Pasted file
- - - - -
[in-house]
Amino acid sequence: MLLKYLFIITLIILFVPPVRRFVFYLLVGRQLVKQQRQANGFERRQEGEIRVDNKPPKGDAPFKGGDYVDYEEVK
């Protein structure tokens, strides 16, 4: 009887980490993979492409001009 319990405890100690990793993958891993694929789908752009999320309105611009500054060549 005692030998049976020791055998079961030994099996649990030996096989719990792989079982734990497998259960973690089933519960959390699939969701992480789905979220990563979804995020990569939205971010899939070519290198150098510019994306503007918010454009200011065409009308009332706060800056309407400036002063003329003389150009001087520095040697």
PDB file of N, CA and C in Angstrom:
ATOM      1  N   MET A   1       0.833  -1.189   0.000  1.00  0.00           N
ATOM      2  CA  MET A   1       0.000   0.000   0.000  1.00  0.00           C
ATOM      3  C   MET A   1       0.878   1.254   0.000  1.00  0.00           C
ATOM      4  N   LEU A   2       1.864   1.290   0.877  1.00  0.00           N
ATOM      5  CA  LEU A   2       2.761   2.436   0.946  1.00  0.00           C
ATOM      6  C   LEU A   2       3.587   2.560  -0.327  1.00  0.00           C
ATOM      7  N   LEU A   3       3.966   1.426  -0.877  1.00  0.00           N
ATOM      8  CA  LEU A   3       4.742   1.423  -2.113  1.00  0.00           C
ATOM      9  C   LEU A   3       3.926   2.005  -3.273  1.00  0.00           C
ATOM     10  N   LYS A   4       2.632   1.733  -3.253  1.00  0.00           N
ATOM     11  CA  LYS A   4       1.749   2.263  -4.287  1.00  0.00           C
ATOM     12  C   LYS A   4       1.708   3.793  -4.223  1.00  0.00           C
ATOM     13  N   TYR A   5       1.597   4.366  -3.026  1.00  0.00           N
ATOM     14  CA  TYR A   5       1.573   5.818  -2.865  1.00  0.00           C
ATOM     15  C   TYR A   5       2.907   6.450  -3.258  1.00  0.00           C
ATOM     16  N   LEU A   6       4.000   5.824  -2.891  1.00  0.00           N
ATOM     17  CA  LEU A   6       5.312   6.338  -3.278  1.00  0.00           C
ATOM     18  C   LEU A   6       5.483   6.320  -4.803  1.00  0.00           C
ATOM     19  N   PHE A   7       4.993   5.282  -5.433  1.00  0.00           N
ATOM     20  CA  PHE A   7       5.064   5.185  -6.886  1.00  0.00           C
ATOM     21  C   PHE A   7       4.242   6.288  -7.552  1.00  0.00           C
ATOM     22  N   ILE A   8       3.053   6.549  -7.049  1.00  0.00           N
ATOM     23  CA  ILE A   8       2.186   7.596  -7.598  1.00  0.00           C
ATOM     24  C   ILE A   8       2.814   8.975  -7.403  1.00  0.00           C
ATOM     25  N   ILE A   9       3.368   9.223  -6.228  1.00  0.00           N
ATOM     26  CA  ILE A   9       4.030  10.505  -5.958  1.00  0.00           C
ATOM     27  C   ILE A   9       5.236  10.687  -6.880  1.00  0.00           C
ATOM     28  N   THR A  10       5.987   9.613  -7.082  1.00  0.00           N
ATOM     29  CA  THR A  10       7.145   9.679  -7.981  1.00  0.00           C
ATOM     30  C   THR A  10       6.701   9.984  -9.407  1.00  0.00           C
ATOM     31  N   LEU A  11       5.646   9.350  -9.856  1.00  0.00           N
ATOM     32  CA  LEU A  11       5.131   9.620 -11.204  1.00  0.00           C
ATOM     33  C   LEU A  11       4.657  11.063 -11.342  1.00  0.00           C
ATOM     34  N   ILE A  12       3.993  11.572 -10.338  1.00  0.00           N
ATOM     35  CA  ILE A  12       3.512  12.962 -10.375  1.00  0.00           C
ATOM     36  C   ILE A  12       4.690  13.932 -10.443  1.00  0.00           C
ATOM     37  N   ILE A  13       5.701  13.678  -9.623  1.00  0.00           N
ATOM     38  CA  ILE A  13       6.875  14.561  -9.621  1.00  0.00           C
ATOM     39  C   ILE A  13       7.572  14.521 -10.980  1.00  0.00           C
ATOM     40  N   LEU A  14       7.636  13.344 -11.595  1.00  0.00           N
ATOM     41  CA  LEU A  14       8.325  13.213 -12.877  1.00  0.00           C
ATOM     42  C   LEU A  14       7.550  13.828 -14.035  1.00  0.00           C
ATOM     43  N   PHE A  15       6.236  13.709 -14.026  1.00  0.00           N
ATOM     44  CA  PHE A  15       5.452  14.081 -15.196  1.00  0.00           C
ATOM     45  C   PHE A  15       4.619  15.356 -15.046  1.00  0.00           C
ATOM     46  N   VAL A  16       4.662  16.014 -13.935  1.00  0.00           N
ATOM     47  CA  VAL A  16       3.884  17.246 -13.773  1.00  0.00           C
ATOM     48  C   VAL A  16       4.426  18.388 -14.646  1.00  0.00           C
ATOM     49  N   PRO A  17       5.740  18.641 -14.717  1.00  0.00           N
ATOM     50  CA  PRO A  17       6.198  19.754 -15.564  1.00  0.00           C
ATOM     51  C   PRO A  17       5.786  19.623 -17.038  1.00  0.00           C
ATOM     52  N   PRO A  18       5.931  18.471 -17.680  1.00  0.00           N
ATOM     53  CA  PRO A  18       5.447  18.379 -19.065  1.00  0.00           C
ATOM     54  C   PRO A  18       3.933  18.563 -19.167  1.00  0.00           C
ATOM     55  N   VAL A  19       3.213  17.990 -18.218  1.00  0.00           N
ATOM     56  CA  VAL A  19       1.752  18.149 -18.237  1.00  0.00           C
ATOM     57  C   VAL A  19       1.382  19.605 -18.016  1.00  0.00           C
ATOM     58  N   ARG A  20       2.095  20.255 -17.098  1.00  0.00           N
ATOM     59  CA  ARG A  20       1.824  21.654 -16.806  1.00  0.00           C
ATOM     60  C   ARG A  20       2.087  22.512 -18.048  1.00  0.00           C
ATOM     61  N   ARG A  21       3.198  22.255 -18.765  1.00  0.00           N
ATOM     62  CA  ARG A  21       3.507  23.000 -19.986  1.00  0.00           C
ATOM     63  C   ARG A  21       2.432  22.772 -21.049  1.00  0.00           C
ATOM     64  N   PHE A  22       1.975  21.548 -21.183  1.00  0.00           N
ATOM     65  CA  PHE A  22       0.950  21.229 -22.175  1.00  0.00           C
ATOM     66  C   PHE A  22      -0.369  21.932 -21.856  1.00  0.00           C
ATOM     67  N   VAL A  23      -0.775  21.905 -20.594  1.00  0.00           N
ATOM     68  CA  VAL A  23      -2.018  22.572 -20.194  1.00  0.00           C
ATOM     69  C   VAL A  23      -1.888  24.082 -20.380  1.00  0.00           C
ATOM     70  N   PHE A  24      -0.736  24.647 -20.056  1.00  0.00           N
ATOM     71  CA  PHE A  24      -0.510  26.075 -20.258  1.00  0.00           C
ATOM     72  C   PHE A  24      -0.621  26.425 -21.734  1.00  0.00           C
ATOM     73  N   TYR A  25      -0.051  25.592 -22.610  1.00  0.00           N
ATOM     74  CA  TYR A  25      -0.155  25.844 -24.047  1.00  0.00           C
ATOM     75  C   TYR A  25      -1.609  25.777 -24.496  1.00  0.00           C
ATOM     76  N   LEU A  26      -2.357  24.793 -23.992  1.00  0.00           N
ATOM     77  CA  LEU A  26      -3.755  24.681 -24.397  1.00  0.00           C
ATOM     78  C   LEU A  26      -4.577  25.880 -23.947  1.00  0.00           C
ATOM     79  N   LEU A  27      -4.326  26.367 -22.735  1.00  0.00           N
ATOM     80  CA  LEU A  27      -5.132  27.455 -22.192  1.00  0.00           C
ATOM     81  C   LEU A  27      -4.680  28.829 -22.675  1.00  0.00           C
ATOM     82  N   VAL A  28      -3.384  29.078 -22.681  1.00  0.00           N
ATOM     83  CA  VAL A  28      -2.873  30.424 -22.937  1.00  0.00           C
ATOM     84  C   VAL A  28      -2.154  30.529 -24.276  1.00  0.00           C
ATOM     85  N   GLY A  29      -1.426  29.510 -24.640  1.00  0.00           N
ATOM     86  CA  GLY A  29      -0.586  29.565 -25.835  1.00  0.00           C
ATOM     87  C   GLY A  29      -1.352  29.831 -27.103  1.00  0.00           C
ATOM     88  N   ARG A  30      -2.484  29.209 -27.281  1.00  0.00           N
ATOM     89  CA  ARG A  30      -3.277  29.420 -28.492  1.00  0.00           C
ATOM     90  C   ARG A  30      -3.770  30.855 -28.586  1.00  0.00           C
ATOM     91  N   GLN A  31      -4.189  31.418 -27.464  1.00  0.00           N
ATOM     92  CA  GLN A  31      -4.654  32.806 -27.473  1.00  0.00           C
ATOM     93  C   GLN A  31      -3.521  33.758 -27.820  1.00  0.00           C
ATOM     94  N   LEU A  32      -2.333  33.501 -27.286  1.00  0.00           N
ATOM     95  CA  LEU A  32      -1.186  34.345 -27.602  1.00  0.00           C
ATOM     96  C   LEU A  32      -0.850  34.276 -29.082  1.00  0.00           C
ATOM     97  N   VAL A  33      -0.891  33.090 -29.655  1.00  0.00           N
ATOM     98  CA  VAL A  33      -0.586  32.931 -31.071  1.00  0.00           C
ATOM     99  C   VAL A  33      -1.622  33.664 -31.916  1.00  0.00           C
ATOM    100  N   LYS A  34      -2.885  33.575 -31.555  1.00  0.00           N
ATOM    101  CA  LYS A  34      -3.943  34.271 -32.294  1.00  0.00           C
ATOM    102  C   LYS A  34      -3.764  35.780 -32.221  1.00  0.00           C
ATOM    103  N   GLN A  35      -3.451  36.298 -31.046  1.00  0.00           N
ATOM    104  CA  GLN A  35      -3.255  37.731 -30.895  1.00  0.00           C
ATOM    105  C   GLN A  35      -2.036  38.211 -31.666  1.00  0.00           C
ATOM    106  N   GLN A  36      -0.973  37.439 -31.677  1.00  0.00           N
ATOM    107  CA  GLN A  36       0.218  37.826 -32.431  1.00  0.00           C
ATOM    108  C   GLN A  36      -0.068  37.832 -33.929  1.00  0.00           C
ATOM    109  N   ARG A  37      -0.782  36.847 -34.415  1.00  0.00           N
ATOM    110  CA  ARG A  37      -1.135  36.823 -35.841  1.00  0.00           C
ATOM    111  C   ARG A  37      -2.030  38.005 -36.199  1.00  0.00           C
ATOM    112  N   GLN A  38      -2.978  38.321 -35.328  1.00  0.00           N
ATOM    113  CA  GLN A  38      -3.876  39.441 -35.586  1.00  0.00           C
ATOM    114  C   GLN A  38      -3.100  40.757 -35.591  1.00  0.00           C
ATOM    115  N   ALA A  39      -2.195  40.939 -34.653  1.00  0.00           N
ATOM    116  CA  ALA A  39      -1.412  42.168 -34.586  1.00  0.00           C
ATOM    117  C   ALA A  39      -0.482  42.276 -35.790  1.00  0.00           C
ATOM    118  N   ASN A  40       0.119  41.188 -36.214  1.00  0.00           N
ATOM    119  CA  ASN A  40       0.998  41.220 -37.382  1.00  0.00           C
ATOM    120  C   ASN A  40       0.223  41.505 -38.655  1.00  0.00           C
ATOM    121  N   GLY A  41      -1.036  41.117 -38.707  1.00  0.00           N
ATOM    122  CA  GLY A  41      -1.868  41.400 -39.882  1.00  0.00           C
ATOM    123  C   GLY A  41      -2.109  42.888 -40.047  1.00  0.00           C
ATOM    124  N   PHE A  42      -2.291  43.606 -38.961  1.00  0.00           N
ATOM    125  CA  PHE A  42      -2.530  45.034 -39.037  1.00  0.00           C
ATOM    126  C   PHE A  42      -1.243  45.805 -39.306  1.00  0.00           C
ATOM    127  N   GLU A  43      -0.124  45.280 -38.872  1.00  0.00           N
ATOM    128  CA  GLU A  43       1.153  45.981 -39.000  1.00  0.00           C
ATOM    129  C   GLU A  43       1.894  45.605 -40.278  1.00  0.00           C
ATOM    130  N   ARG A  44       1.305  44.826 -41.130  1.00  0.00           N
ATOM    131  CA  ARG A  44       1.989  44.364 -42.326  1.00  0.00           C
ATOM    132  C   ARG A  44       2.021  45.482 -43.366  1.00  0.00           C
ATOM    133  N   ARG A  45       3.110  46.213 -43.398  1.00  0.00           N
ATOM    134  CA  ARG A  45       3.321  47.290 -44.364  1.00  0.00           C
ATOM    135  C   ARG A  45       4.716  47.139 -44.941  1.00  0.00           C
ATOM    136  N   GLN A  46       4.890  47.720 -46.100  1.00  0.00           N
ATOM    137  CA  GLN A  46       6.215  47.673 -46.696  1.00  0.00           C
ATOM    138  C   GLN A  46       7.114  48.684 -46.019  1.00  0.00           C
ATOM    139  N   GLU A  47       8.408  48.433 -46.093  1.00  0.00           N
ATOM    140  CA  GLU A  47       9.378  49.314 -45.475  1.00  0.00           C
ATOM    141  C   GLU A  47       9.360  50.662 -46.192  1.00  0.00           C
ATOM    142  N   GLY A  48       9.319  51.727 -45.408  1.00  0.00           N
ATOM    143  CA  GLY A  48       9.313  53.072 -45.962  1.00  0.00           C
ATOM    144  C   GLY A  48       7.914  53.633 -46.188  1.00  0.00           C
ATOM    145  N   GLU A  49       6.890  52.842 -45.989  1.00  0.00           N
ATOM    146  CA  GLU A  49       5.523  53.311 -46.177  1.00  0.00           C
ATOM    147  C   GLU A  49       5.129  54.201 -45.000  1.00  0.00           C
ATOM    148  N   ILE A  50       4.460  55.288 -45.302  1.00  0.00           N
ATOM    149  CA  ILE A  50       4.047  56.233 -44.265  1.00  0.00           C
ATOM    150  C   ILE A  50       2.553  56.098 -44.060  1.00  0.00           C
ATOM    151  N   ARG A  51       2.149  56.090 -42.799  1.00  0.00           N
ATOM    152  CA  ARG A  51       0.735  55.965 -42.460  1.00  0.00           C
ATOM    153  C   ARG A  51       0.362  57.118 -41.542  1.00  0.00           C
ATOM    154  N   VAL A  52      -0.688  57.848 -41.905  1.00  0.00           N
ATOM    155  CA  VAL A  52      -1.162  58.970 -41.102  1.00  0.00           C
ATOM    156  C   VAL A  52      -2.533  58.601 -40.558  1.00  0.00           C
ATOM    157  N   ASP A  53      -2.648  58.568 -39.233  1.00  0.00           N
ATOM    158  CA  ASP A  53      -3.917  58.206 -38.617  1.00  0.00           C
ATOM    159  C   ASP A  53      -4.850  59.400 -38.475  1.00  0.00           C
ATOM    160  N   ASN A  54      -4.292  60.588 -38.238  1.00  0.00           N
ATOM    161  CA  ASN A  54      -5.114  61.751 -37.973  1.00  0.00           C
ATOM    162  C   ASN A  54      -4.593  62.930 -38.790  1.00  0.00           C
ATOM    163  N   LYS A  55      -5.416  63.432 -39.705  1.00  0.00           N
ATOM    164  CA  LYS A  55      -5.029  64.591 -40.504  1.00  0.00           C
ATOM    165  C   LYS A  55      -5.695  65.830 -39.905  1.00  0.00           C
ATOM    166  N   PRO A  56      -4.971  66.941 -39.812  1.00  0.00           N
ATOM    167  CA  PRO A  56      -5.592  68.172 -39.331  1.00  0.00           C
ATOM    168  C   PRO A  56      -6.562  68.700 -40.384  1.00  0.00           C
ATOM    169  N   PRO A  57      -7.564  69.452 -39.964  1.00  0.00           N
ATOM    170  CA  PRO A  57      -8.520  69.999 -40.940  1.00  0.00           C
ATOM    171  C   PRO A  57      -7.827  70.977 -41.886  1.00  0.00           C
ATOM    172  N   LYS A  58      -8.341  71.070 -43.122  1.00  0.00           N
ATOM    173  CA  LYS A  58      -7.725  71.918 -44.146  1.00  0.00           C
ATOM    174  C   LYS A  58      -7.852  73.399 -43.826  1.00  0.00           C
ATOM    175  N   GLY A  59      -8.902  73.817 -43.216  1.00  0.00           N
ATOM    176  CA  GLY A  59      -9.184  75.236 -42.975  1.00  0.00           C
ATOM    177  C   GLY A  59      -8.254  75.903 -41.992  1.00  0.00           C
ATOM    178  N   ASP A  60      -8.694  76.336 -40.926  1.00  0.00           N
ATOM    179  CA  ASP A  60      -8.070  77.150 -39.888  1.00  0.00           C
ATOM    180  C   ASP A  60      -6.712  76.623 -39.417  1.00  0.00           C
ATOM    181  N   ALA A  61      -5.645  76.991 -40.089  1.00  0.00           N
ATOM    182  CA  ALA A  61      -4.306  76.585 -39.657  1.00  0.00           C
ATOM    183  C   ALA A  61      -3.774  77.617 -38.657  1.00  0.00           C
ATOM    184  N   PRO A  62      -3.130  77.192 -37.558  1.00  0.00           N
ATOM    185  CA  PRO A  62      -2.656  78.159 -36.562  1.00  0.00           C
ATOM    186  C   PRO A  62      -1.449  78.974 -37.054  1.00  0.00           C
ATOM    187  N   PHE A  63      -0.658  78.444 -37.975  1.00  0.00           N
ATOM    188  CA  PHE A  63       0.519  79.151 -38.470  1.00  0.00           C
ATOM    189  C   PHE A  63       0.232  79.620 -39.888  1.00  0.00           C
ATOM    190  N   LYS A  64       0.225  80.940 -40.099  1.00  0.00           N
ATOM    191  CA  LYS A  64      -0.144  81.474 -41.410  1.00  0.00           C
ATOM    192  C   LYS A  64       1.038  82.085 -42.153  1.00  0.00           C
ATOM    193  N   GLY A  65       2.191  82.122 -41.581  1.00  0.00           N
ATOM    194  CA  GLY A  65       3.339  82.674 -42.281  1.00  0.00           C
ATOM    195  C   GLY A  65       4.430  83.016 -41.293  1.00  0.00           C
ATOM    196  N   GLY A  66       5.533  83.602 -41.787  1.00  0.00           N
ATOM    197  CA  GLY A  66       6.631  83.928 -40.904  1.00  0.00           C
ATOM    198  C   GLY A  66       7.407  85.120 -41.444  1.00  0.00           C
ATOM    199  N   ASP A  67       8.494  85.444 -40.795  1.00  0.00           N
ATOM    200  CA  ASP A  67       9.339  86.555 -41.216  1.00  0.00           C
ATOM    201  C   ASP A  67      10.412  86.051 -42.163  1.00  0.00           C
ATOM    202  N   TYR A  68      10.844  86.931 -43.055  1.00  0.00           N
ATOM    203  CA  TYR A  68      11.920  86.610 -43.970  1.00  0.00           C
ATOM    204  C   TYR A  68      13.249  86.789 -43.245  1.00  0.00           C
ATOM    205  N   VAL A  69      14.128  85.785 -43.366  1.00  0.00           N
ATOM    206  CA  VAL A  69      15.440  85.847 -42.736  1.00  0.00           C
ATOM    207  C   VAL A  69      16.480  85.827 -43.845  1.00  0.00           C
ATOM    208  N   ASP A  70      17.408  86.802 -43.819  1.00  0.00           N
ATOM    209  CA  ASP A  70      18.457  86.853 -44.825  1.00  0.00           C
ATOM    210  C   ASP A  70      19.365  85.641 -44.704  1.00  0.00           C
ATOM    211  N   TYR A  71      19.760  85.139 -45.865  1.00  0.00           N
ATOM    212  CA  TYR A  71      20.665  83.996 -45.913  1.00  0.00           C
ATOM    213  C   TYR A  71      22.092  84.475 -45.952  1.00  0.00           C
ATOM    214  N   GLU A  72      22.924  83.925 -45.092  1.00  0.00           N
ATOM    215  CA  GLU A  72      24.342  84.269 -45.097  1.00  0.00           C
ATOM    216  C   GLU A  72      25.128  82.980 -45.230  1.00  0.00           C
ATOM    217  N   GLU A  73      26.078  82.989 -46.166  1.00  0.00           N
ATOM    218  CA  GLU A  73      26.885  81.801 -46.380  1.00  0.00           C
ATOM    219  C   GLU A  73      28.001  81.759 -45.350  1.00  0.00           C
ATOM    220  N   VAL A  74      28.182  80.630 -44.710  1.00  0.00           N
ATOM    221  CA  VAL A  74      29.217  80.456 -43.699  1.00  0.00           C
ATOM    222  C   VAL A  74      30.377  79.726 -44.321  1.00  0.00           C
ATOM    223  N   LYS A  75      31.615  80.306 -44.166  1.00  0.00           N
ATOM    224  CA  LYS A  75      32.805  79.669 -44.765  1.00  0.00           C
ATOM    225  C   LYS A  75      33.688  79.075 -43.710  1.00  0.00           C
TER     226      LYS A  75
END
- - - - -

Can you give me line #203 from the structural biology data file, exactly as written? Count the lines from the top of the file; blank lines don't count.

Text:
ATOM    199  N   ASP A  67       8.494  85.444 -40.795  1.00  0.00           N